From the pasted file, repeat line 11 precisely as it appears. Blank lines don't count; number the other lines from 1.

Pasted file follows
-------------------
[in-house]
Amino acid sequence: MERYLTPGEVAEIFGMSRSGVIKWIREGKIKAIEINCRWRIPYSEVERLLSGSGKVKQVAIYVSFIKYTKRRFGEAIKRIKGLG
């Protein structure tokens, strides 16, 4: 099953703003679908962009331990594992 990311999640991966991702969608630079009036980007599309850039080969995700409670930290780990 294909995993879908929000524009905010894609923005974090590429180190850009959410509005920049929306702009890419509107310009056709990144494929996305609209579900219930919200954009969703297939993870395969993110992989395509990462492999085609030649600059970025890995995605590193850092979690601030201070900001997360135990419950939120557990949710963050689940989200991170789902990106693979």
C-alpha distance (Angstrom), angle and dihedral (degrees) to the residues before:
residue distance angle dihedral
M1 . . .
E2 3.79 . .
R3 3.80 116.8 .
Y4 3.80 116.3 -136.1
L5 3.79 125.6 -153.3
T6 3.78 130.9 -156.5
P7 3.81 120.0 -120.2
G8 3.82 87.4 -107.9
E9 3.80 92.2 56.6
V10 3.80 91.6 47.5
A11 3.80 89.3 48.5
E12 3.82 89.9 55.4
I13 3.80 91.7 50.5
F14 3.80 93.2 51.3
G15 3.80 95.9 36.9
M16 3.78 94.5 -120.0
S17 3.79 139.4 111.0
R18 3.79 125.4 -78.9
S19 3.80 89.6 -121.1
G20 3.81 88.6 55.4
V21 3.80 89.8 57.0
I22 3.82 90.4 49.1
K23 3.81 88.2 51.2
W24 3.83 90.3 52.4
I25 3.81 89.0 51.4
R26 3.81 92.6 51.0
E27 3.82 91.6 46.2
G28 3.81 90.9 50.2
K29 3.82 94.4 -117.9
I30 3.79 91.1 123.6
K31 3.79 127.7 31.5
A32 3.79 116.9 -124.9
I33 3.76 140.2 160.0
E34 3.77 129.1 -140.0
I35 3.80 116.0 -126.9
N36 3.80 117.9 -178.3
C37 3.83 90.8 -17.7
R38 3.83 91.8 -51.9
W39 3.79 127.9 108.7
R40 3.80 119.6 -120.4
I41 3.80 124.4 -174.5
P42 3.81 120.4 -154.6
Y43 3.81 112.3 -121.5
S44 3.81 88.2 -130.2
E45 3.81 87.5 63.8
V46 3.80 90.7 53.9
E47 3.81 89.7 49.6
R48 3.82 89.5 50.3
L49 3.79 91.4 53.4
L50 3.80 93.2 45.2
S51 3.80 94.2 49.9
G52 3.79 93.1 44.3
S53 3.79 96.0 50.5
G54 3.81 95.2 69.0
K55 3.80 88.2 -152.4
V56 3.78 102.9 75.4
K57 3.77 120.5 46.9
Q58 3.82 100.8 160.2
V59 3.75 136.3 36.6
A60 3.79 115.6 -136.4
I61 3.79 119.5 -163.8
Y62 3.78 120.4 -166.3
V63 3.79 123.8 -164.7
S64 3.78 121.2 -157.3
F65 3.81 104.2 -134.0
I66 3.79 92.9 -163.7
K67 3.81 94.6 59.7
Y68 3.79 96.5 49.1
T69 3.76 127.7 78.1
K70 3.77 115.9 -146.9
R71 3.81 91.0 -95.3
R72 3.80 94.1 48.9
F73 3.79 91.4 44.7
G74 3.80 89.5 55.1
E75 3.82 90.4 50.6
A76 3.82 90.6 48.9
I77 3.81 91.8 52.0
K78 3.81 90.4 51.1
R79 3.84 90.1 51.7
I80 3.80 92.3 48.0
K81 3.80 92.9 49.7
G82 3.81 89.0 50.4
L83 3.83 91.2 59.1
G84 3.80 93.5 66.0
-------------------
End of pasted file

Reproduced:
T6 3.78 130.9 -156.5